It is in these conditions, when the trusty old Dubbin coated boots are immersed in a river of watery mud that seeps over the top of the boot and into the socks, that retain the water inside, and the boots and socks start to weigh a ton and drag up and down on the back of your heels turning the hot-spot Compeed plasters into lumps of silicon sludge that stick to your socks and rip the skin off when you remove them.
This has got nothing to do with training. Its just a force of nature.
Plan B: Dressings and sandals.
In case this happens to you, pack an antiseptic cream, a few Dove pads (or similar) and two wash up sponges. Try to scrape off as much of the disintegrated Compeed as possible because it will continue to eat into your skin.
Cover with antiseptic cream, then with a Dove pad. Secure with a plaster or tape. Pull on sock liners. Cover affected area with sponges and put on 2nd sock. Gently put on sandals and walk the remaining 650km.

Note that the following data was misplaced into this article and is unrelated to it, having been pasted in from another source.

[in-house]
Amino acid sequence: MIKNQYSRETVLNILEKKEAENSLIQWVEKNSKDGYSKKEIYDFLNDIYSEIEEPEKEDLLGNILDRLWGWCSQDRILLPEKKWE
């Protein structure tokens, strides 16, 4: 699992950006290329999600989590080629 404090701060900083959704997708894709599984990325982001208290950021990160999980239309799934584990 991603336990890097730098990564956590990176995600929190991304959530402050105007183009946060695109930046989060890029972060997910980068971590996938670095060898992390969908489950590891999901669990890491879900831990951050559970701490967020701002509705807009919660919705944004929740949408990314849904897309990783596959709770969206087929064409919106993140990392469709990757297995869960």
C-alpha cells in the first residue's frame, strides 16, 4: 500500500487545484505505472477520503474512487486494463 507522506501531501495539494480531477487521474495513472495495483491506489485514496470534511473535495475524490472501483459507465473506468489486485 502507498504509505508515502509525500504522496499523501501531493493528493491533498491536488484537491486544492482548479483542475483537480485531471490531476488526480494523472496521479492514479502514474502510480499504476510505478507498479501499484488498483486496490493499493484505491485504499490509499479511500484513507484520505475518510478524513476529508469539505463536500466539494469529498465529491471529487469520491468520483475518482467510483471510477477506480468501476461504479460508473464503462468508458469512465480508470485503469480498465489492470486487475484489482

lckgj

Active Member
Ouch!
This months Country Walking magazine recommends stuffing a disposable nappy into your boot to dry them out more quickly. Apparently it is much more effective than newspaper as the crystals inside are designed to draw the moisture away from the baby.
Probably not practical on the camino but possibly a good tip for walking in bad weather at home. (Does anyone know if it works?)
 

falcon269

no commercial interests
Camino(s) past & future
LePuy, Frances, Aragones, Ingles, Vezelay, Toulosana, Muxia, Fisterra, Portugues, Sanabres
Personally, I never get to the Compeed stage! Silicone, polypro liners, wool socks, and worn-in boots that fit are the trick. Blisters just do not appear!

Guaranteed. (And I have done the ten days in rain, when the boots never came off until the day was done.)
 

sillydoll

Veteran Member
Camino(s) past & future